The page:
Spring 2017 Biology Seminar Series: Beronda Montgomery

Graph shows dark and light for plant color vision and development.
Event Date: April 21, 2017 - 3 p.m.
Event Type: Student Event
Location: Integrated Sciences Complex, 3rd Floor, Room 3300

Biology Professor Adan Colon-Carmona is hosting this week's Seminar Series. He is bringing in guest speaker Dr. Beronda Montgomery from Michigan State University. Her talk is entlted, "Seeing the Light: Plant Color Vision and Developmental Acclimation." The discussion abstract is as follows:

"Photosynthetic organisms depend upon light for carbon fixation and production of reductant. Thus, the ability of these organisms to adapt to changes in the photoenvironment is critical. Plants and other photosynthetic organisms have diverse mechanisms for light perception and exhibit a number of metabolic and developmental photoresponses. Photoperception and the developmental changes that occur in response to light are arguably among the most important adaptations of photosynthetic organisms. Notably, light exposure results in distinct responses in specific seedling tissues during photomorphogenesis. Light promotes growth of cotyledons and leaves, as well as development and elongation of roots, whereas light inhibits elongation of hypocotyls. Prior physiological studies resulted in the identification of spatially distinct photoreceptor pools that control such discrete aspects of light-dependent growth and development in plants. Phytochromes are one of the most well-known plant photoreceptors coordinating the aforementioned tissue- and organ-specific plant responses. Despite significant advances in our understanding of the mechanisms of phytochrome synthesis and signaling, molecular evidence about spatial-specific phytochrome signaling is limited. To gain molecular insight into organ- and tissue-specific photoresponses, we initiated transgenic plant studies in Arabidopsis thaliana to regulate the spatial accumulation of photoactive phytochromes. We are investigating the phenotypic consequences of cell- and tissue-specific phytochrome deficiencies and have identified novel aspects of phytochrome signaling. Through the identification of specific mechanisms and candidate genes involved in the regulation of discrete aspects of light-mediated growth and development, our findings are adding significantly to our knowledge of the complex signaling cascades and cellular biology controlled by phytochromes in vivo."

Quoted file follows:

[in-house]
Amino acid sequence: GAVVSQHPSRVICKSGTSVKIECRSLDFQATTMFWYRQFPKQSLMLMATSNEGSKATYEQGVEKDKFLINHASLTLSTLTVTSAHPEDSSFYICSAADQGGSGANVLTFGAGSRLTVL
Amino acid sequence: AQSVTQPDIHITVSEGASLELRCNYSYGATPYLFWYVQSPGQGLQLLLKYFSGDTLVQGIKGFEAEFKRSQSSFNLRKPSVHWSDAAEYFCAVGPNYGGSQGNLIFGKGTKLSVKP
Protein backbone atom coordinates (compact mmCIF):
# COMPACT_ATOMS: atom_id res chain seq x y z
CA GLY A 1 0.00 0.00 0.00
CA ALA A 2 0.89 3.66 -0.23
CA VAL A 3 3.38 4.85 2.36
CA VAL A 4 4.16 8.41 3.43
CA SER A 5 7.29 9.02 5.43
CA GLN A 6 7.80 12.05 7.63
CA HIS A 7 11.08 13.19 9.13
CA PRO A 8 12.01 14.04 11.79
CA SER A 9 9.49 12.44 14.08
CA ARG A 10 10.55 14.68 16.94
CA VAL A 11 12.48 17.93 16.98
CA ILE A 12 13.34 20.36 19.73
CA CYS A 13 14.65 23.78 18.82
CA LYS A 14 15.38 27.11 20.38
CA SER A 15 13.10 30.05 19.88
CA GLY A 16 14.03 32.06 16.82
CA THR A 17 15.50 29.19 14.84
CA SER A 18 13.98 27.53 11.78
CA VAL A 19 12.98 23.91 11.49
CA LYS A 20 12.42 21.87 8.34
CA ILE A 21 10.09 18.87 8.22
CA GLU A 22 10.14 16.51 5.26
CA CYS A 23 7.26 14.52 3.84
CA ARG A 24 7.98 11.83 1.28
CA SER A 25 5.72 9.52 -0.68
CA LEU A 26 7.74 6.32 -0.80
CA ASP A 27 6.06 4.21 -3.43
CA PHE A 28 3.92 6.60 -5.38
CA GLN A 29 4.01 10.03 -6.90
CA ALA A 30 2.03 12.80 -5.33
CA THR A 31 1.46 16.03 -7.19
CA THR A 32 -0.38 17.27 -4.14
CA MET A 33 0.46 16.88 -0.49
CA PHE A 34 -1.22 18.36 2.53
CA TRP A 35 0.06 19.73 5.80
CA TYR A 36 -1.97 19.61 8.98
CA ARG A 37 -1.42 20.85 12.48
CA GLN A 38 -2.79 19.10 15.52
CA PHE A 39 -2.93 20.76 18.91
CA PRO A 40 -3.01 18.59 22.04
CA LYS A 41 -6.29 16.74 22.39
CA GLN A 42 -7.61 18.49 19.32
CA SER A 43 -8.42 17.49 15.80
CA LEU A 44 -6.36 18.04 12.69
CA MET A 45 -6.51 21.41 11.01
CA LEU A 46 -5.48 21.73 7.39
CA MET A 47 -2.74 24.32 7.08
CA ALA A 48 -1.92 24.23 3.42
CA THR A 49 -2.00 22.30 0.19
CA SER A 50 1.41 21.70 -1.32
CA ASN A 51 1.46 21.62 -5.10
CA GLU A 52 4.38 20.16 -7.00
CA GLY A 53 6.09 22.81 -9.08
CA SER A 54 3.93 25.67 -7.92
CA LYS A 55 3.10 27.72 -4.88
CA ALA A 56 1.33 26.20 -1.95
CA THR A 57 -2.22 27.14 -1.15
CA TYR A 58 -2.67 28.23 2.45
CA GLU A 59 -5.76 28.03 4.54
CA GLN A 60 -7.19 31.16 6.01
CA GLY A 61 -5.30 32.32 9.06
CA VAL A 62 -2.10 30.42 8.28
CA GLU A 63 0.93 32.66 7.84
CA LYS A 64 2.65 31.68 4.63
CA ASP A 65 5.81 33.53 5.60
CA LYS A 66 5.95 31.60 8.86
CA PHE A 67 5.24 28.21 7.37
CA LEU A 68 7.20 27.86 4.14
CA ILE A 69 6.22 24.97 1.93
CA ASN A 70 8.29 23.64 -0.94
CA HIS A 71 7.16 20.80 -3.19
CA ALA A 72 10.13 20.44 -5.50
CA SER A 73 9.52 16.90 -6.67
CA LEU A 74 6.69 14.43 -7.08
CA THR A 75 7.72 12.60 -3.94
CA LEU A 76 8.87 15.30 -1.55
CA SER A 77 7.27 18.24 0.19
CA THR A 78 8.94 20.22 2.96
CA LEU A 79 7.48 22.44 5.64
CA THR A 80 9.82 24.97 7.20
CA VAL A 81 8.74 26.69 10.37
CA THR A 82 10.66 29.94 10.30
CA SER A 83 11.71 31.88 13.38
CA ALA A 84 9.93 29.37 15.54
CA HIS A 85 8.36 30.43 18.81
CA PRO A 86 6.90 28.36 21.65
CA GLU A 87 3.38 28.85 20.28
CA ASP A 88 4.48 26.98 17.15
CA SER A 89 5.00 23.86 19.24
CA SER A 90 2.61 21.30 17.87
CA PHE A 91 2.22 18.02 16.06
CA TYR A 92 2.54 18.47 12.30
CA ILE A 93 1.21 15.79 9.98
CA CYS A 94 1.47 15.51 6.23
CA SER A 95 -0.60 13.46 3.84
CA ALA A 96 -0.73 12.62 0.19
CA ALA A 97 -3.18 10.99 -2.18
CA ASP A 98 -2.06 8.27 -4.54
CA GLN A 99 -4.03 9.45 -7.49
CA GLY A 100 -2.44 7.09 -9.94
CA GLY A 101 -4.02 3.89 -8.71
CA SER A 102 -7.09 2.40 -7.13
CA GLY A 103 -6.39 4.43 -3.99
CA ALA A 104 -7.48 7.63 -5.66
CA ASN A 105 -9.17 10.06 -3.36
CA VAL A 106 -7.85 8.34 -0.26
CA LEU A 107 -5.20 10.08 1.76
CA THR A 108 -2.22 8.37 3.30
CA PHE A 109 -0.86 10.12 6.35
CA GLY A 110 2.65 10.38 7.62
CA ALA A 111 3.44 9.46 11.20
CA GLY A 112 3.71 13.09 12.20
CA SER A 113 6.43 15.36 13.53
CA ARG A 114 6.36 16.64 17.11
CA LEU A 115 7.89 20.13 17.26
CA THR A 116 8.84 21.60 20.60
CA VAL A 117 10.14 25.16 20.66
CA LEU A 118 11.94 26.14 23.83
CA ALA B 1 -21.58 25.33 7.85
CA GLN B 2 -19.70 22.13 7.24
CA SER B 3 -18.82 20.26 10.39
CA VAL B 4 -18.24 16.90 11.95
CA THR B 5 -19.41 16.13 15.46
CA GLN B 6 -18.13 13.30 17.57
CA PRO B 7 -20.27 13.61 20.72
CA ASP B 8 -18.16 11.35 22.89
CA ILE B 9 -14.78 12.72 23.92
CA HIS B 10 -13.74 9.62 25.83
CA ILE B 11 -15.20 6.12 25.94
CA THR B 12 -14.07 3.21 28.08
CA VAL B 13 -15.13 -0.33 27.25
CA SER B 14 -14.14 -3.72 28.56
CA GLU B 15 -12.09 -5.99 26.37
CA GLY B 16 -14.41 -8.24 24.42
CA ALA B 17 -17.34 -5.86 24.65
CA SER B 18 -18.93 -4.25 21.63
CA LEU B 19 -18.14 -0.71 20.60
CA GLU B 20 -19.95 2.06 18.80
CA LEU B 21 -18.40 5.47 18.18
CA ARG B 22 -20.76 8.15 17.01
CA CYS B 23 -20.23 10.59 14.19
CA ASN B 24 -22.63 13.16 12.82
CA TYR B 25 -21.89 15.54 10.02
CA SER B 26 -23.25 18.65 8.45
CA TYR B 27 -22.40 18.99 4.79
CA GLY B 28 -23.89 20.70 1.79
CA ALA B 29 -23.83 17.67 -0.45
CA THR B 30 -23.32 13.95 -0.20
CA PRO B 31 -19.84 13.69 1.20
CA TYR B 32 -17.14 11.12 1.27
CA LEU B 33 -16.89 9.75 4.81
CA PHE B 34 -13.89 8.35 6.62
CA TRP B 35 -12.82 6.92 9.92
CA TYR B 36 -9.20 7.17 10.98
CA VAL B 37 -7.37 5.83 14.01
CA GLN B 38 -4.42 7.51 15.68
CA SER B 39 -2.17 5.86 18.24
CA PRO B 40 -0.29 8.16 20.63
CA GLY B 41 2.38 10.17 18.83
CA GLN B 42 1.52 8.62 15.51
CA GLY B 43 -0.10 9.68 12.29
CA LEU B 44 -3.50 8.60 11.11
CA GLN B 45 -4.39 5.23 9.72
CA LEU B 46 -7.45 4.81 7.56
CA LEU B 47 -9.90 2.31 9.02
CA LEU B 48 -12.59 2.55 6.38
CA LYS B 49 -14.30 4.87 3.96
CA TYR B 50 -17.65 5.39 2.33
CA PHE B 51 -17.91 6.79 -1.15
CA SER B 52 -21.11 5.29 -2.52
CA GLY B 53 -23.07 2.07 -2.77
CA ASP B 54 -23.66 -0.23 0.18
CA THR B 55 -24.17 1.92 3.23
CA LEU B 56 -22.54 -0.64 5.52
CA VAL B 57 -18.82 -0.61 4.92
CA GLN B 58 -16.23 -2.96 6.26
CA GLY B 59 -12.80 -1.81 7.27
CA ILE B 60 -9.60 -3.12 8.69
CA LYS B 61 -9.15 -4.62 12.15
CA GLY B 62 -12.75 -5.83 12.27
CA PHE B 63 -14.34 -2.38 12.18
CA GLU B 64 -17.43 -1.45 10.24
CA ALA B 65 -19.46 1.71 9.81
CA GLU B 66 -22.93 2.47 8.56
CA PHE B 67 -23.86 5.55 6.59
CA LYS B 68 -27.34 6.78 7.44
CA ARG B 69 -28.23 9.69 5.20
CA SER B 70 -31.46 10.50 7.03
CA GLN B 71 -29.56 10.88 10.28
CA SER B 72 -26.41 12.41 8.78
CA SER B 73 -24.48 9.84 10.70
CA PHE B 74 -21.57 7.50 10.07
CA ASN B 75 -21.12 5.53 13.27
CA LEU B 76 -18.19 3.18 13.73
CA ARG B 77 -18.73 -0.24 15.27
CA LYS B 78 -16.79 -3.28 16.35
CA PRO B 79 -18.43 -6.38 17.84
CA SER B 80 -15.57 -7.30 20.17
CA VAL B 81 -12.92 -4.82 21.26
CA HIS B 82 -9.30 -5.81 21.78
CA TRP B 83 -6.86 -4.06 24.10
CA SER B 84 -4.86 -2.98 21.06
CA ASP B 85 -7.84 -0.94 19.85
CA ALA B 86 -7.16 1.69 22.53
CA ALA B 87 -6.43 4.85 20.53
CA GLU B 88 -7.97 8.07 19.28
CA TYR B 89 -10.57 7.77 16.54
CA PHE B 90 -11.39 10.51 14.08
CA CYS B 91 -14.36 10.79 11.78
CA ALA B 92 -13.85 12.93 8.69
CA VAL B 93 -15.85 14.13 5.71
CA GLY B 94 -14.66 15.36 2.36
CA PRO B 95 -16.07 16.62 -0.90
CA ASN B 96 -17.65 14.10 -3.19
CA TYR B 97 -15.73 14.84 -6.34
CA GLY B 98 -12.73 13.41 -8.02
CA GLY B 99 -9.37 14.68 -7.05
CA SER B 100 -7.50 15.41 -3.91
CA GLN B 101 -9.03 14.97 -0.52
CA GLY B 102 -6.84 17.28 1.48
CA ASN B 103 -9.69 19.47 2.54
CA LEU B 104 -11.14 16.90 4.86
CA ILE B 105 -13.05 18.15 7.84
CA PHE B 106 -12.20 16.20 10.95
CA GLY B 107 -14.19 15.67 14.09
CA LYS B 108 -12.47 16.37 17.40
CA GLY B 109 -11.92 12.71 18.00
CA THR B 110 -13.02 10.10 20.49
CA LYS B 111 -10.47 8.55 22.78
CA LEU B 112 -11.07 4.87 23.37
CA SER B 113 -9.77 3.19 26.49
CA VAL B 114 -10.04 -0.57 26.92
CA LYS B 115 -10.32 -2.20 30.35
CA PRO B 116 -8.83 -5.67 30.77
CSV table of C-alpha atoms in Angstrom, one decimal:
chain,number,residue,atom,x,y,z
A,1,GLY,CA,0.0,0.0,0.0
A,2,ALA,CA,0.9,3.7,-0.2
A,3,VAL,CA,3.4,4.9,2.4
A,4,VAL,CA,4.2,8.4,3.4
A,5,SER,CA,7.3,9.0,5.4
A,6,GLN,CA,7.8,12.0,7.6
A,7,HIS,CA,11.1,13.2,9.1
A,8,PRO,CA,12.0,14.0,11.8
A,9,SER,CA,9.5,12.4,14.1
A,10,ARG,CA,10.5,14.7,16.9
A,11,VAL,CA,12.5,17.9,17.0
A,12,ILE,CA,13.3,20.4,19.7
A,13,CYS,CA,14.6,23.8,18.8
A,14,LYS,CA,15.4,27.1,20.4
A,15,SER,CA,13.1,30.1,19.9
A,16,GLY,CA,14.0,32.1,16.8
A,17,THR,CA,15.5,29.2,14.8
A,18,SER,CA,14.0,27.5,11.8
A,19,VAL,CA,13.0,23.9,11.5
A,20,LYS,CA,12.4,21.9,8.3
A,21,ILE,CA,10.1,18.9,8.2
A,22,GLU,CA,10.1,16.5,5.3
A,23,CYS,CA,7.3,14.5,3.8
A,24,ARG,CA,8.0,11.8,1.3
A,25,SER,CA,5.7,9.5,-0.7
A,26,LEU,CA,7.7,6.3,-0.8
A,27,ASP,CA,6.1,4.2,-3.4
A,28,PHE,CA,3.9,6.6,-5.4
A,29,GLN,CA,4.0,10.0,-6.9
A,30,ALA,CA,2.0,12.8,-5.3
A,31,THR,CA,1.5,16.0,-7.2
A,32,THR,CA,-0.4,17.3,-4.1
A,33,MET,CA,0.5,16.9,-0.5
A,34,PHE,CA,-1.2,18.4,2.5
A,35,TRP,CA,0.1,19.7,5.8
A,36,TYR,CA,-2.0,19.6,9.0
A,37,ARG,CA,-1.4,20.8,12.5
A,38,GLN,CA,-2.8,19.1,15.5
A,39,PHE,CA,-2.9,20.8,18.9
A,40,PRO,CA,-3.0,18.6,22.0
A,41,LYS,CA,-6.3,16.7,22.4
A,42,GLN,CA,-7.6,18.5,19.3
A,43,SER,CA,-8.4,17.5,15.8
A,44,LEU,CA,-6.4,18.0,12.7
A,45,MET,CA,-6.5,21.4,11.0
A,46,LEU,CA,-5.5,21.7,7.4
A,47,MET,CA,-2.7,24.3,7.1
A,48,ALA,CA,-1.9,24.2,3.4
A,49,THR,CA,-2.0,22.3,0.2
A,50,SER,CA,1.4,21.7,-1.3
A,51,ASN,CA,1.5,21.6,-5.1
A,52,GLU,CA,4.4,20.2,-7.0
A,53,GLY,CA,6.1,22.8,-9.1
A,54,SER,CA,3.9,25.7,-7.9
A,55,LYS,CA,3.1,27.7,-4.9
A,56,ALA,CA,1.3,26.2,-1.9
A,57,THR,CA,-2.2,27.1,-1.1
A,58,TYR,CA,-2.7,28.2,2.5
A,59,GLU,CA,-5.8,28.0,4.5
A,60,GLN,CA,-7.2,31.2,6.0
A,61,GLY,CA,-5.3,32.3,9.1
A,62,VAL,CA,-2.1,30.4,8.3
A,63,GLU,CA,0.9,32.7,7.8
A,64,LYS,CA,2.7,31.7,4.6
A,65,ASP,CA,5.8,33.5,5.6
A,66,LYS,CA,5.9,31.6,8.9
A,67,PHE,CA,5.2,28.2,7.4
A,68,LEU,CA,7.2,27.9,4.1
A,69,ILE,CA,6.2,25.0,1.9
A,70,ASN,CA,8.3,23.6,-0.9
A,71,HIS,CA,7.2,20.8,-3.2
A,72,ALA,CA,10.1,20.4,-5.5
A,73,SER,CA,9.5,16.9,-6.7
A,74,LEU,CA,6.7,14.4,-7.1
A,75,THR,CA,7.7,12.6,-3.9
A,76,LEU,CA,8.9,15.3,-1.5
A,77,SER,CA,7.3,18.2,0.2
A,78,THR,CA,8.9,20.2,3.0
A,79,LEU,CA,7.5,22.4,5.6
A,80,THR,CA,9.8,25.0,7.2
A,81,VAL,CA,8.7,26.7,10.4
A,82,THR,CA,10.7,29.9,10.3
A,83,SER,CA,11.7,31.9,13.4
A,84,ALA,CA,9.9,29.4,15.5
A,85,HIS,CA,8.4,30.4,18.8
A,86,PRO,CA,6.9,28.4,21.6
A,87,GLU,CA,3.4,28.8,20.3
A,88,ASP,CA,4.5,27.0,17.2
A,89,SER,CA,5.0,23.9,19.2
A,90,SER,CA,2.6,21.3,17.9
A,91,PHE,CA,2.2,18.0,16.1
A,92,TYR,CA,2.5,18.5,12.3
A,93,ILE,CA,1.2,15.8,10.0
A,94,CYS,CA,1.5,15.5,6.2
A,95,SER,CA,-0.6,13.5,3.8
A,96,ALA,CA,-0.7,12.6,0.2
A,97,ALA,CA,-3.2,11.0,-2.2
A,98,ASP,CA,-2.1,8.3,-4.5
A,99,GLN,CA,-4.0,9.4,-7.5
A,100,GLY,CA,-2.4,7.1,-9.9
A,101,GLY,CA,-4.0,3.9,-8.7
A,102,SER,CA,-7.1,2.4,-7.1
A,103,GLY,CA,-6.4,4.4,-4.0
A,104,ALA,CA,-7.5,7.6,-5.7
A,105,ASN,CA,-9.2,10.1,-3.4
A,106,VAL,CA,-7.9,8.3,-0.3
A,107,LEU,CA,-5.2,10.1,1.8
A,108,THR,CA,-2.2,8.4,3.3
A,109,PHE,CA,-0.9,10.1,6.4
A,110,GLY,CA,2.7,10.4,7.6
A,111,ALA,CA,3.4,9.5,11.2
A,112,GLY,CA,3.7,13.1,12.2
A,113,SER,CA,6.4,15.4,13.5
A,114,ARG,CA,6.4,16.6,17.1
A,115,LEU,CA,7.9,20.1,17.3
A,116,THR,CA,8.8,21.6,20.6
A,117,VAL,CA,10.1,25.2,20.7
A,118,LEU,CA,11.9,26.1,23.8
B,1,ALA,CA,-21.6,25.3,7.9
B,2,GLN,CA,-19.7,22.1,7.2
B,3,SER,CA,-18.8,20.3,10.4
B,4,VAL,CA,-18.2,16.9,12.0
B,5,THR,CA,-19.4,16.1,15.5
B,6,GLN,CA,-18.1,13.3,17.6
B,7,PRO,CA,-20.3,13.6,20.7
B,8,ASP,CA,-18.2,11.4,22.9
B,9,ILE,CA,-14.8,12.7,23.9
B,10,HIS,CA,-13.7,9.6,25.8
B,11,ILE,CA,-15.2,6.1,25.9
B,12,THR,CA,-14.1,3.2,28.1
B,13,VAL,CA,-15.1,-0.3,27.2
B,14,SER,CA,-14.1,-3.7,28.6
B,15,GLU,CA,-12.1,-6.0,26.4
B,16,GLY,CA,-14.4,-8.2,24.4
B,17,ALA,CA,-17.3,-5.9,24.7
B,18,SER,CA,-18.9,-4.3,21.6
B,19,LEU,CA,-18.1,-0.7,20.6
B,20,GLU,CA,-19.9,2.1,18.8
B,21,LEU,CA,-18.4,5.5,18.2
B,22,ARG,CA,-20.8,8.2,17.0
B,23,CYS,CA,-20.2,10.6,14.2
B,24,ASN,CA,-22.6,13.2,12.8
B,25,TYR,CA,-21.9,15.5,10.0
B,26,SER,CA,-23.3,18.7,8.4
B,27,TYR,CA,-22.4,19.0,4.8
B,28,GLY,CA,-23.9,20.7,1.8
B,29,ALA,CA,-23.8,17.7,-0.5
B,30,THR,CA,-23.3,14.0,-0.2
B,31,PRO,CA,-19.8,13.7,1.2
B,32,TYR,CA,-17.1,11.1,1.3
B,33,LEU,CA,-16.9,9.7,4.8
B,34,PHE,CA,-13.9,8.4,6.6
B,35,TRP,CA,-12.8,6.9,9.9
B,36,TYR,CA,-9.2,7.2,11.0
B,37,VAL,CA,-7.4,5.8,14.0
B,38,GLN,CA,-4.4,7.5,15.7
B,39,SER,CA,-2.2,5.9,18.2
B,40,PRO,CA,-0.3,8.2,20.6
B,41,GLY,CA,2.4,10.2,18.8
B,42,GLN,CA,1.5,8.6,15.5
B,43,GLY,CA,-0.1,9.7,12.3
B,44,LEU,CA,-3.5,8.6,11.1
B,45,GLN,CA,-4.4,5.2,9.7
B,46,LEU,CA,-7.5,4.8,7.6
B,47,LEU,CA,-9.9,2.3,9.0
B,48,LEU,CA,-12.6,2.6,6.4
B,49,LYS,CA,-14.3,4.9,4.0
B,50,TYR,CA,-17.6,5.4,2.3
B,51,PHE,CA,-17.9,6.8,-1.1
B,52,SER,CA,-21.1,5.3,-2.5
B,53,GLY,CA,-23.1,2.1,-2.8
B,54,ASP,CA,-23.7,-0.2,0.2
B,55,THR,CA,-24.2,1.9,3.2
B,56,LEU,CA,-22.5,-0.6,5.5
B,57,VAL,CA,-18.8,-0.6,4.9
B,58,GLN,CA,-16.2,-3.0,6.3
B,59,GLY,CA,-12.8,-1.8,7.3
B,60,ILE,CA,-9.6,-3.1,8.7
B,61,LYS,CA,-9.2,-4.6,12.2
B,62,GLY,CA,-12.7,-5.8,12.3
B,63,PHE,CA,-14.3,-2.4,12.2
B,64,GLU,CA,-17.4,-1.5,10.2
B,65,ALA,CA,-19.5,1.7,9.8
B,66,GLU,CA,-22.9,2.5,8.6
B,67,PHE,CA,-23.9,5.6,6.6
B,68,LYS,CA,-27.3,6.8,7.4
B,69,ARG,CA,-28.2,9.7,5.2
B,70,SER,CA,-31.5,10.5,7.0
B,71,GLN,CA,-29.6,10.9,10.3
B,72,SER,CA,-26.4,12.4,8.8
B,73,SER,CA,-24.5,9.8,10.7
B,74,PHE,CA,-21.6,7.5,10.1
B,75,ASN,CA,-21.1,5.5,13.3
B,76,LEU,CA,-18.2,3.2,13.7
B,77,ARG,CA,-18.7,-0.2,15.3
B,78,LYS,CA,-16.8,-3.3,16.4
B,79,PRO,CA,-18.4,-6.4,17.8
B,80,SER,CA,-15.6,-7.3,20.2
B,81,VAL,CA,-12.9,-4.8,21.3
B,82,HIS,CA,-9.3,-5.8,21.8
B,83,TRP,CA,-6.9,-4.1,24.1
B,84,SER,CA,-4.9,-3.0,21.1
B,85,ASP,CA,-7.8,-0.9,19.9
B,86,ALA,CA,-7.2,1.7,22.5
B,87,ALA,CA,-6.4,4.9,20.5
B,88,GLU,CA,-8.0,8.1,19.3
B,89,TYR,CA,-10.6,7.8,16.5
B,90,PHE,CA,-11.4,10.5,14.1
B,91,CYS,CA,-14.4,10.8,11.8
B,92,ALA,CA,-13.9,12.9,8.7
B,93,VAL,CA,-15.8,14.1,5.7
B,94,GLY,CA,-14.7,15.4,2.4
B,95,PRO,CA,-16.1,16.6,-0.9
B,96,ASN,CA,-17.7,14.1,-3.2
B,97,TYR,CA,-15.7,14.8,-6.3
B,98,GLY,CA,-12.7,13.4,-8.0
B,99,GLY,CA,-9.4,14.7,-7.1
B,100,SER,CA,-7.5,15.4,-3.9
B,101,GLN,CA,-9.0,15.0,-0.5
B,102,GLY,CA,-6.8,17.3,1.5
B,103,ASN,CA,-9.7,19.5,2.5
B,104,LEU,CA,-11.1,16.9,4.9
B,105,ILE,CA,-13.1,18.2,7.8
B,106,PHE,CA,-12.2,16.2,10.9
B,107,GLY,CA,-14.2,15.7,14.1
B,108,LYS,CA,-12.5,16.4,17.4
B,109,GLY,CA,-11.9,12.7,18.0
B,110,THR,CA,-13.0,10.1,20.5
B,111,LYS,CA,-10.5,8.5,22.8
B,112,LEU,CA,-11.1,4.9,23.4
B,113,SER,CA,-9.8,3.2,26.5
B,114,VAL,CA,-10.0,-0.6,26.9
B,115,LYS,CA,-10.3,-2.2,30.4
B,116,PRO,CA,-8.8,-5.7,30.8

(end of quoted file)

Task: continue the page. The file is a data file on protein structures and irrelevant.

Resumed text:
To view this event flyer, click here. To view the whole schedule for the Spring 2017 Biology Seminar Series, click here

Please note the time difference.

For disability-related accommodations, including dietary accommodations, please visit www.ada.umb.edu two weeks prior to the event.